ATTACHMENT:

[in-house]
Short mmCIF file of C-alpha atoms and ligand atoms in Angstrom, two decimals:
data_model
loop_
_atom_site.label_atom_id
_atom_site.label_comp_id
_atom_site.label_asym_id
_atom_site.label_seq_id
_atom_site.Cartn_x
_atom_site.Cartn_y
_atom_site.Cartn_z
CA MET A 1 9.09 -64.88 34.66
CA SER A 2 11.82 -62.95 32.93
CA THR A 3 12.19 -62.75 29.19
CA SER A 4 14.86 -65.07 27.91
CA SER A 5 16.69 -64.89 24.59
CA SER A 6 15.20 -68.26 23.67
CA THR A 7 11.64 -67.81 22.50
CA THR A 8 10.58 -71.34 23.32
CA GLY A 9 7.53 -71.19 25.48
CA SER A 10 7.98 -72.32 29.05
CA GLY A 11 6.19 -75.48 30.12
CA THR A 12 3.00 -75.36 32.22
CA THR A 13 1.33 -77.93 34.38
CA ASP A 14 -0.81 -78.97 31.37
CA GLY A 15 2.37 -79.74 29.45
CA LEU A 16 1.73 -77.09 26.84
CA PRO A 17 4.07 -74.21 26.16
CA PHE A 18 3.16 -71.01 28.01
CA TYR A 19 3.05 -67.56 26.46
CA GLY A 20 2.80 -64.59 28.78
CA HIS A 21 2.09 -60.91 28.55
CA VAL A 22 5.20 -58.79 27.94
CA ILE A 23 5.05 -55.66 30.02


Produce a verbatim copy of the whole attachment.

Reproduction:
[in-house]
Short mmCIF file of C-alpha atoms and ligand atoms in Angstrom, two decimals:
data_model
loop_
_atom_site.label_atom_id
_atom_site.label_comp_id
_atom_site.label_asym_id
_atom_site.label_seq_id
_atom_site.Cartn_x
_atom_site.Cartn_y
_atom_site.Cartn_z
CA MET A 1 9.09 -64.88 34.66
CA SER A 2 11.82 -62.95 32.93
CA THR A 3 12.19 -62.75 29.19
CA SER A 4 14.86 -65.07 27.91
CA SER A 5 16.69 -64.89 24.59
CA SER A 6 15.20 -68.26 23.67
CA THR A 7 11.64 -67.81 22.50
CA THR A 8 10.58 -71.34 23.32
CA GLY A 9 7.53 -71.19 25.48
CA SER A 10 7.98 -72.32 29.05
CA GLY A 11 6.19 -75.48 30.12
CA THR A 12 3.00 -75.36 32.22
CA THR A 13 1.33 -77.93 34.38
CA ASP A 14 -0.81 -78.97 31.37
CA GLY A 15 2.37 -79.74 29.45
CA LEU A 16 1.73 -77.09 26.84
CA PRO A 17 4.07 -74.21 26.16
CA PHE A 18 3.16 -71.01 28.01
CA TYR A 19 3.05 -67.56 26.46
CA GLY A 20 2.80 -64.59 28.78
CA HIS A 21 2.09 -60.91 28.55
CA VAL A 22 5.20 -58.79 27.94
CA ILE A 23 5.05 -55.66 30.02